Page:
In the time of Jesus, it was a custom for mothers to weave a seamless tunic for their sons and present it to them when they finally left home. It is possible that this is what Jesus was wearing at the time of the Crucifixion, and there is something to support the idea that this was a garment woven by the Blessed Mother, for not only was St. John there with the Virgin Mary at the Crucifixion, but the Virgin Mary was given into his care by Christ, and we are told that St. John took her into his home from that very day. It is not a stretch of the imagination for us to conclude that she told him that she herself had made the garment and that it was seamless, something which St. John himself might not have noticed otherwise.

In point of fact, St. John is the only one of the Four Evangelists who mentions the detail of the garment being seamless. Alternatively of course, the tunic may have been a gift from one of His disciples, since we know that many women helped to support Him and the Apostles financially as they moved about Judea and Samaria. Admittedly, I prefer the notion that Jesus’ Mother made it for Him.

Even in Jesus’ day, seamless garments were very rare things indeed as they required a great deal of work and were therefore pricey. The High Priest himself, from the days of the Exodus, was required to wear one as part of his office. And as it happens this is an important fact for us to keep in mind: there is another seamless garment which plays a part in Christ’s Passion, but we often overlook this detail.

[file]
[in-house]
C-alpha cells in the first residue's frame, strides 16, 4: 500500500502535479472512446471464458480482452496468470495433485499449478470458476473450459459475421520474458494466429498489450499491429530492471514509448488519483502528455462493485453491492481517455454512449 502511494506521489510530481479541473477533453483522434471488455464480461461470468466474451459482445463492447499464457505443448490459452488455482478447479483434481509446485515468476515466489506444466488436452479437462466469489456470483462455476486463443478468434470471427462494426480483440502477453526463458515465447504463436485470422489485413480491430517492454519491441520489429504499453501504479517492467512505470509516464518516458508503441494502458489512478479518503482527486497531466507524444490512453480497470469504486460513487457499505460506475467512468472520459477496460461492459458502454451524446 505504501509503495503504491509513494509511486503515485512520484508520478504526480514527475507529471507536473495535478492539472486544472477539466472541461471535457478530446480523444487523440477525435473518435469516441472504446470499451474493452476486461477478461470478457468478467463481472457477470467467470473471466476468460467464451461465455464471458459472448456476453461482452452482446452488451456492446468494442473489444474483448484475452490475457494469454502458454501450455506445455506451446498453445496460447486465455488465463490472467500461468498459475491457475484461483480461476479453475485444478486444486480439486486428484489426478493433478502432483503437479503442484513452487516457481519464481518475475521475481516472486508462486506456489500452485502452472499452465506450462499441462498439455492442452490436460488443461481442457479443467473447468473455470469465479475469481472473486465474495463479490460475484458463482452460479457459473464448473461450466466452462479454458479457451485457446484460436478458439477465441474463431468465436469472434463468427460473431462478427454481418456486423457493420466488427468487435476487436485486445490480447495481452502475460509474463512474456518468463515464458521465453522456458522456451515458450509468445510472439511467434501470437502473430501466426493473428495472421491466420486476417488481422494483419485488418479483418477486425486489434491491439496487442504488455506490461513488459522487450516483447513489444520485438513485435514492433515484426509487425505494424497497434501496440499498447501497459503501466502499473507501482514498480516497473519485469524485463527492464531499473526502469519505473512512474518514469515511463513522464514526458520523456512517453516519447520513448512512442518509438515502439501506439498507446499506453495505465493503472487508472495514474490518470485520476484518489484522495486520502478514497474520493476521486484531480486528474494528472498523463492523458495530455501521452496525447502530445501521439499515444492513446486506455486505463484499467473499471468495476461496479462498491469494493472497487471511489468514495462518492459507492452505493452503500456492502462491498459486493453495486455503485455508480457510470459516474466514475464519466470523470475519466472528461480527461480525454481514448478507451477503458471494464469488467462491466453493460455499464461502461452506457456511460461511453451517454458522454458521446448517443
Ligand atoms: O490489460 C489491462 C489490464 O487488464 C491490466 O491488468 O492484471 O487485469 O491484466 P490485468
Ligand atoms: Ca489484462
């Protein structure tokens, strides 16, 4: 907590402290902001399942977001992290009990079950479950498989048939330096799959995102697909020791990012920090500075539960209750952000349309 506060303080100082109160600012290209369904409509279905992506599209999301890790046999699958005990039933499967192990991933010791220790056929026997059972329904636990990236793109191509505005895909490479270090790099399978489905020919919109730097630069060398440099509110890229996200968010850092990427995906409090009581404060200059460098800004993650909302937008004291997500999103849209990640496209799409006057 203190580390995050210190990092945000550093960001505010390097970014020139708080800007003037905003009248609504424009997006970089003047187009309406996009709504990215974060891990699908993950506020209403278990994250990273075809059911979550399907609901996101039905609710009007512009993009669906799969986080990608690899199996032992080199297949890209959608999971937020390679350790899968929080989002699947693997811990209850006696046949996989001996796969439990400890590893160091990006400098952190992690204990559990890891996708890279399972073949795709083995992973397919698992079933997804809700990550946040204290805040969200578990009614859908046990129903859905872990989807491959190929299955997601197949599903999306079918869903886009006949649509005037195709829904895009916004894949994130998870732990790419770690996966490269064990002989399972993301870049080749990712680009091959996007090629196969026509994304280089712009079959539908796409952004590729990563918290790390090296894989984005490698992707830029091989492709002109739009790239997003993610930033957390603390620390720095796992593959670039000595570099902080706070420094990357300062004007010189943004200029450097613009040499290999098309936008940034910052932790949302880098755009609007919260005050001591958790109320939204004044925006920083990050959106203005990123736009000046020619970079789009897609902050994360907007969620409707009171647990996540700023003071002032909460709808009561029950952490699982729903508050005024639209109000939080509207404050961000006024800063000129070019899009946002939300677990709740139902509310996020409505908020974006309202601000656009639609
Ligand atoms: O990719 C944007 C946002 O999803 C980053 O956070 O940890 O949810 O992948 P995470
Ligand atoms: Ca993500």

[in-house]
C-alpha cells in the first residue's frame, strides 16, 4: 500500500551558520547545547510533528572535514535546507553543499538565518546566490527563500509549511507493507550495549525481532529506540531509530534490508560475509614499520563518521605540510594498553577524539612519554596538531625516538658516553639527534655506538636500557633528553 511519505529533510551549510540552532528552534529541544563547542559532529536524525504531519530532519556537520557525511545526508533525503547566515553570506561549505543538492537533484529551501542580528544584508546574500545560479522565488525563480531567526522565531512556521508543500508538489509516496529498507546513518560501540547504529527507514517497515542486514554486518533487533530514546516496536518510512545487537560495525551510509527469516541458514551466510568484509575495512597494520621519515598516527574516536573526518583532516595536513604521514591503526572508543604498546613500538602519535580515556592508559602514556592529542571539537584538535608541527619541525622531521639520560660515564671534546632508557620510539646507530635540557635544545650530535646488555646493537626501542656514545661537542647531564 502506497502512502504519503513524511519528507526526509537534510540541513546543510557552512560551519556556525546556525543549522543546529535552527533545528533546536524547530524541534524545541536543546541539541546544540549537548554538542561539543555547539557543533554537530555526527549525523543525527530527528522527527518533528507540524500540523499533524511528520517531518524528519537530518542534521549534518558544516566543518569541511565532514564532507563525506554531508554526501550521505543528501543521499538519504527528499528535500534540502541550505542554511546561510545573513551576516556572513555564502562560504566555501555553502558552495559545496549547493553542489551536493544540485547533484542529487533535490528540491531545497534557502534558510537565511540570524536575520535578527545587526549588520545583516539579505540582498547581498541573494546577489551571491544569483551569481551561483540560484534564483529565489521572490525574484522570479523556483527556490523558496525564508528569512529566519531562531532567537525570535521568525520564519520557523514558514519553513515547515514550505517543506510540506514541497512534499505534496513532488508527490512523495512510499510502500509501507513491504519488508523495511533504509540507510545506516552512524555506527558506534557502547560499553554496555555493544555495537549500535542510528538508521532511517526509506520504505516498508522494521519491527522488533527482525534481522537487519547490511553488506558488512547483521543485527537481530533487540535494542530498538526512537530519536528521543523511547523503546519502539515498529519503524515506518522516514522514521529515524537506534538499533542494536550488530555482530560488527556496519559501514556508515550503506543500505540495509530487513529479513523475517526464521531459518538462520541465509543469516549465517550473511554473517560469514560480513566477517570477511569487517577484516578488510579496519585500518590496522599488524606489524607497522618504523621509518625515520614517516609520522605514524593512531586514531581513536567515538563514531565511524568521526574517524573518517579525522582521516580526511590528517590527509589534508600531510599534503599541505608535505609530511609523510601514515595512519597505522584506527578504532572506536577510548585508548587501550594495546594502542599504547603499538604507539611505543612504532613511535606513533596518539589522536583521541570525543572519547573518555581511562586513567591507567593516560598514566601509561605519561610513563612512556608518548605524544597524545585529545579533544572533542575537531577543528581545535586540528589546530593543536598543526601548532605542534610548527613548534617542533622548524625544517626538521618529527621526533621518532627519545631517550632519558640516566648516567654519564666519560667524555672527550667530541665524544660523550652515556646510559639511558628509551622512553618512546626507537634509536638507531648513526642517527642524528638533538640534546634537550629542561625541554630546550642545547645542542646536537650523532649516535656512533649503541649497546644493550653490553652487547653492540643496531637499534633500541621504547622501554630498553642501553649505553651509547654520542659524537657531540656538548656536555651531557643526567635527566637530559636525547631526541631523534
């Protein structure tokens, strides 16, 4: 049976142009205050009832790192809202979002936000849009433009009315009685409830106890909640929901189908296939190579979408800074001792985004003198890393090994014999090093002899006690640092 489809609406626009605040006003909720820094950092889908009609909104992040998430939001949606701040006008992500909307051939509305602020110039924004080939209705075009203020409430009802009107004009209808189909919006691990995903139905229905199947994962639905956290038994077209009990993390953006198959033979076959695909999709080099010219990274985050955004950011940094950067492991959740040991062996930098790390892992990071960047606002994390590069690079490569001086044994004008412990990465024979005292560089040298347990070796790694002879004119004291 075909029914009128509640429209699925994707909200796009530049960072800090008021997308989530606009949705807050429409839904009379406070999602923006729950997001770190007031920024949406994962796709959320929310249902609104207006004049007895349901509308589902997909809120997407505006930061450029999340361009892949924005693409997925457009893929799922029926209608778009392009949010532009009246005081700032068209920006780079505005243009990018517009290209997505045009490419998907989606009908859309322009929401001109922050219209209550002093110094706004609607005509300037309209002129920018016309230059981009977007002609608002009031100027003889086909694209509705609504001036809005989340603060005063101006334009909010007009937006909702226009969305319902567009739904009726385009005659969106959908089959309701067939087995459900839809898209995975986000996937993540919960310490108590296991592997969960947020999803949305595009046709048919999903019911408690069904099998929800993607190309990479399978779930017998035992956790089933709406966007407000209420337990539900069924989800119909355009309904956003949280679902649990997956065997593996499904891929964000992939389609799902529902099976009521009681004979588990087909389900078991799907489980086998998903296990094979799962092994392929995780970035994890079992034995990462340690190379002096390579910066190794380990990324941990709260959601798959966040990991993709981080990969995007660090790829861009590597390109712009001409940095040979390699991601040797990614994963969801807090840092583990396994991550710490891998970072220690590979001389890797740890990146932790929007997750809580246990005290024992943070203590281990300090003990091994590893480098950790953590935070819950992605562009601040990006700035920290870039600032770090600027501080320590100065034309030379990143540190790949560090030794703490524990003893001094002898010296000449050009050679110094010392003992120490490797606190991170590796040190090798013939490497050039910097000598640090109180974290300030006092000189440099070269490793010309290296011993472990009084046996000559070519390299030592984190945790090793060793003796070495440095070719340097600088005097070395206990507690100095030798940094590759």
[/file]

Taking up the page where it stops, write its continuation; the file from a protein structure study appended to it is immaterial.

St. Matthew tells us, in his Gospel at 26:64-65, that the High Priest Caiphas tore his clothing in anger at what he perceived to be Jesus’ blasphemy. This is a problem for Caiphas, because according to liturgical rules he needs to wear a seamless robe in order to enter the Temple of God and perform his priestly function. We can assume that he owned others of course, but ironically enough the rending of his own seamless garment could in and of itself be considered an act of blasphemy – which of course no one calls out Caiphas for doing. The Levitical garment is destroyed, whereas Jesus’ remains whole. I do not need to point out to my Catholic readers, I hope, the great symbolic importance of this.